In 1949, Kubrick and his wife settled in an apartment in Greenwich Village, New York City and he started spending time at the Museum of Modern Art. Here he devoured films by directors like Max Ophuls and Elia Kazan, and was inspired to become a filmmaker. One of his friends, Alexander Singer, worked in the office of March of Time, a newsreel series, and got Kubrick a job making a low-budget documentary about Walter Cartier, a middleweight boxer who had been the subject of a photo-essay Kubrick had shot previously. By 1953, Kubrick had decided to leave Look and make his first feature film, the war drama Fear and Desire. Kubrick self-financed the film, borrowing money from his family and friends. It had a small release (as it was rejected by all the major studios) but garnered critical attention, so Kubrick decided to make another film, also independently: the film noir Killer's Kiss. His second film also lost money, but cemented Kubrick in critics' minds as a young director to watch.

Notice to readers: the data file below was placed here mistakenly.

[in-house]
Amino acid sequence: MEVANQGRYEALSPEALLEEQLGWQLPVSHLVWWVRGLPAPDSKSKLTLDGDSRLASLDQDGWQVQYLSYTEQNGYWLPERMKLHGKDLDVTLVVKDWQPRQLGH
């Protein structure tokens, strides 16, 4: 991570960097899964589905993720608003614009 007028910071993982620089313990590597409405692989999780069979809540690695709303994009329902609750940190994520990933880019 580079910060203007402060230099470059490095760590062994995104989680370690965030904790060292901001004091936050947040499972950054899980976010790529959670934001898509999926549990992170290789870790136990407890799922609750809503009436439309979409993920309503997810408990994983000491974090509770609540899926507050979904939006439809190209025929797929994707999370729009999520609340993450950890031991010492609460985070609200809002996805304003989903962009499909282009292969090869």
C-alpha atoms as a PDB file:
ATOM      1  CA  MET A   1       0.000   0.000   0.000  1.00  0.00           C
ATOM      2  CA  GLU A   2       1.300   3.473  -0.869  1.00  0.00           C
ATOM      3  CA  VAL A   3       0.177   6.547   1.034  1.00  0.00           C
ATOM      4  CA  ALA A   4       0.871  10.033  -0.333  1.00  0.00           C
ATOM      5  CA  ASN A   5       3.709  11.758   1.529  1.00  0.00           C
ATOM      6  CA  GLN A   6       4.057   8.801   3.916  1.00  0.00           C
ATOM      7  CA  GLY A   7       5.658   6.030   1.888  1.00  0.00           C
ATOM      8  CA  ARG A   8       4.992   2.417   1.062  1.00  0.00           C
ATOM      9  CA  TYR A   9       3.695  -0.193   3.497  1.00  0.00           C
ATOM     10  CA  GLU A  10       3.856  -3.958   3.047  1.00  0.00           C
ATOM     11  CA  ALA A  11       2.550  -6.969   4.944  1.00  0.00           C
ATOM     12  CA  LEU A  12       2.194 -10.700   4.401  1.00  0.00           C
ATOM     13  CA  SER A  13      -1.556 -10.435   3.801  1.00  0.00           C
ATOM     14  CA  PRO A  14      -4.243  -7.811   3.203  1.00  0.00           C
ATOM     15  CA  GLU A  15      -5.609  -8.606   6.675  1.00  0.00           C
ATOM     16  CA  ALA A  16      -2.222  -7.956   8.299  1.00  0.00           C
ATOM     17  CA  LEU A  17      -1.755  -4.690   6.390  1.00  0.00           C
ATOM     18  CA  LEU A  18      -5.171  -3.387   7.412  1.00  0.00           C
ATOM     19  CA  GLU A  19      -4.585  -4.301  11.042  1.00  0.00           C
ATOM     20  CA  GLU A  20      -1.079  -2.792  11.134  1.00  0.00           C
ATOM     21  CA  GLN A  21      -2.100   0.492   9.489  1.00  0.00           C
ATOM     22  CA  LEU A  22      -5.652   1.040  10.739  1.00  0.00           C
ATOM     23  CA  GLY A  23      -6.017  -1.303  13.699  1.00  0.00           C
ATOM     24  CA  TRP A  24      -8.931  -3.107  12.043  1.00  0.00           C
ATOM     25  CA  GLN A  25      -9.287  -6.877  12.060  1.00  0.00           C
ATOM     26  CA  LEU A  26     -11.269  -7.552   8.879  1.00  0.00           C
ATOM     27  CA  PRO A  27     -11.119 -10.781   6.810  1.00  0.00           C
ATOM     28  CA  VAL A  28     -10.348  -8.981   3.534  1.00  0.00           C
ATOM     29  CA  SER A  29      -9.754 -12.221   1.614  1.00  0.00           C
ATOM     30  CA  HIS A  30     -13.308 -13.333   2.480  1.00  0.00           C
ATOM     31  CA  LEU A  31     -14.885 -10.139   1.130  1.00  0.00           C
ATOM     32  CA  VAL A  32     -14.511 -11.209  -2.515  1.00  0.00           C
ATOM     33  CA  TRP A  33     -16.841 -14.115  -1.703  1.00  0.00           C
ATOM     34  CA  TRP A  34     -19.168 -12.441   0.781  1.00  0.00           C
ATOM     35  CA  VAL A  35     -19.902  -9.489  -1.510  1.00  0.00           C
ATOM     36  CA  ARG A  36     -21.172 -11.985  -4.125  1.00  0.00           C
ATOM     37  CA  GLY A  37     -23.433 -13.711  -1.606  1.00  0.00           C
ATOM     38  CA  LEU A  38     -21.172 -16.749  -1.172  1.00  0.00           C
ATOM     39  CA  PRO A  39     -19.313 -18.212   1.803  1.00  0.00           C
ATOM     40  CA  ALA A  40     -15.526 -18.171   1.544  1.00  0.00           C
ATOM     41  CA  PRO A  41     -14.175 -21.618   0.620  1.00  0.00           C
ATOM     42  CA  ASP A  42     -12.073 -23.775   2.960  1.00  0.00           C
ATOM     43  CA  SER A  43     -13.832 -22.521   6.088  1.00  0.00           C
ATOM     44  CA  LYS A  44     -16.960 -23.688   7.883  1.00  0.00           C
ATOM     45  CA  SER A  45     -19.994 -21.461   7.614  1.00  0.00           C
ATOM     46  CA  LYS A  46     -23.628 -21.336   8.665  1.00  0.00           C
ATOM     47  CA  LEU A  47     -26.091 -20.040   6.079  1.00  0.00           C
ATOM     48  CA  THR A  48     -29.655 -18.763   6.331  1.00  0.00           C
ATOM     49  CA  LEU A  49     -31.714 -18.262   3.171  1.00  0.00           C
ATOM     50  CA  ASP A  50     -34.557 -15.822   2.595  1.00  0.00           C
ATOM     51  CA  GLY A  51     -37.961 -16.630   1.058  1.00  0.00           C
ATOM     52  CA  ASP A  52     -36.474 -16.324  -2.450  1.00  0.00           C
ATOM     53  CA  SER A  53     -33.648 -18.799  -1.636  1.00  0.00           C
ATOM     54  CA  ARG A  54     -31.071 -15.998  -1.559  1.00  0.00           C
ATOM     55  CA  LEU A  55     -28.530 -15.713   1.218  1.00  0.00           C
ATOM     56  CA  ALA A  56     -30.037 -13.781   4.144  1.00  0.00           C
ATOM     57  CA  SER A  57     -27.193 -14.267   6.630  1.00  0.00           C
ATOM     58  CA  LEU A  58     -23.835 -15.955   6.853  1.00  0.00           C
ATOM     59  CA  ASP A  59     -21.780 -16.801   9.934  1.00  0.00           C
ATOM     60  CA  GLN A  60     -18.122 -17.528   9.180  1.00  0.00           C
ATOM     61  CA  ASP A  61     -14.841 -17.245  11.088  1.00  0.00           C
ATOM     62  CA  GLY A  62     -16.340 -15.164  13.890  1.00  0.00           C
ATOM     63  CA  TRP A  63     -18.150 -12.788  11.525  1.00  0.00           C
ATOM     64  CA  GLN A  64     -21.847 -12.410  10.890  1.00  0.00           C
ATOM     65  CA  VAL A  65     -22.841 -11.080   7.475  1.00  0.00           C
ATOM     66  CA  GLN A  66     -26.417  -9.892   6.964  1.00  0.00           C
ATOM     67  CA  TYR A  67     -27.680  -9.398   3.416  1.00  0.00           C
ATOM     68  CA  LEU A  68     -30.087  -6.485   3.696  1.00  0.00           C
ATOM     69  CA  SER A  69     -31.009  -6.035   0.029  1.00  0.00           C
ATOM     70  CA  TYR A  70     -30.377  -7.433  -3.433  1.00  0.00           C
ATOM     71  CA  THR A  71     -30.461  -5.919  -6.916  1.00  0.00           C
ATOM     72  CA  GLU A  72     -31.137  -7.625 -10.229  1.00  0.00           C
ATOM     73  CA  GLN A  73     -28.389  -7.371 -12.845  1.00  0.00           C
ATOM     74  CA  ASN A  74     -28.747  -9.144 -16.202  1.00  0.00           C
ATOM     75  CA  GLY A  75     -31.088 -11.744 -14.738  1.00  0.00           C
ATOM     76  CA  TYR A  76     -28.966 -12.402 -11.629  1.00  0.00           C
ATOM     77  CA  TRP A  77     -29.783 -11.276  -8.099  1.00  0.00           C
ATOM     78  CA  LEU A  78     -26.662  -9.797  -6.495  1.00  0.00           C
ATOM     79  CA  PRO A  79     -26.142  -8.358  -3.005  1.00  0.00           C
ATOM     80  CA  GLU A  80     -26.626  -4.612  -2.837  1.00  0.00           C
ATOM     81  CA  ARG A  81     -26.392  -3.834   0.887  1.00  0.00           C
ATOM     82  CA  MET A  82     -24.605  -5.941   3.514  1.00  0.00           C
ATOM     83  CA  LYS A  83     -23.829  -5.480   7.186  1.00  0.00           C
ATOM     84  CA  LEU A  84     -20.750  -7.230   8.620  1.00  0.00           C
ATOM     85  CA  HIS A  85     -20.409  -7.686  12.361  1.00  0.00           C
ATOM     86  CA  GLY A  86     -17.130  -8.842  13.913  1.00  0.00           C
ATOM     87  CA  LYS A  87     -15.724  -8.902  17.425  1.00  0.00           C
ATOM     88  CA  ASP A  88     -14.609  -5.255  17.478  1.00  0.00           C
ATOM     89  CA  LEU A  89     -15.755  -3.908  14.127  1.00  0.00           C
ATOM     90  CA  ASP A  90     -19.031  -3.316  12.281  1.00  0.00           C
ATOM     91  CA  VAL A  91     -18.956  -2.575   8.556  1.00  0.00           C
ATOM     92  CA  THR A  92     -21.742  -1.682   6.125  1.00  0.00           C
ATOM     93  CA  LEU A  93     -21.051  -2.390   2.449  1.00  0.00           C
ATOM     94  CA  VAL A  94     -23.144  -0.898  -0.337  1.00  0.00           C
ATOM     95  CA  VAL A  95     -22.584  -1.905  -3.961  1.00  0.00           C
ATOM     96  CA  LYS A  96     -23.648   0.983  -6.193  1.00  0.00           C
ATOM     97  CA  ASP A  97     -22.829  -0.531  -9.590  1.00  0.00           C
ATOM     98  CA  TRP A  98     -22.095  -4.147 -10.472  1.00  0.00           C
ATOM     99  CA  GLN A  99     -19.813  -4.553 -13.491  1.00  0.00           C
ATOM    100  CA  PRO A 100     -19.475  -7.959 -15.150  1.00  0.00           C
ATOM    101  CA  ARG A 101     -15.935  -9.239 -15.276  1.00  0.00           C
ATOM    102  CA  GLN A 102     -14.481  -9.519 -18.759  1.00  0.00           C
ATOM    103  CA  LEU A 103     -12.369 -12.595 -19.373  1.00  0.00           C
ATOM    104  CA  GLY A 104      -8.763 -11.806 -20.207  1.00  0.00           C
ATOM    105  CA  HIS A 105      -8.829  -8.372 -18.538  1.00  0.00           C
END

James B. Harris, a friend of Alexander Singer's, met Kubrick, and together they formed Harris-Kubrick Pictures. Under the new banner, Kubrick directed the noir classic The Killing in 1956, which was eventually financed by United Artists. Together, Kubrick and Harris made the WWI-set Paths of Glory (1957), and then tried to develop several other films, none of which came to fruition. In 1960, Kirk Douglas called Stanley Kubrick and asked him to replace Anthony Mann as the director of Spartacus, because Douglas and Mann were not getting along. This was the rare film in Stanley Kubrick's career where he did not have input on the screenplay, which was already in production when he took over.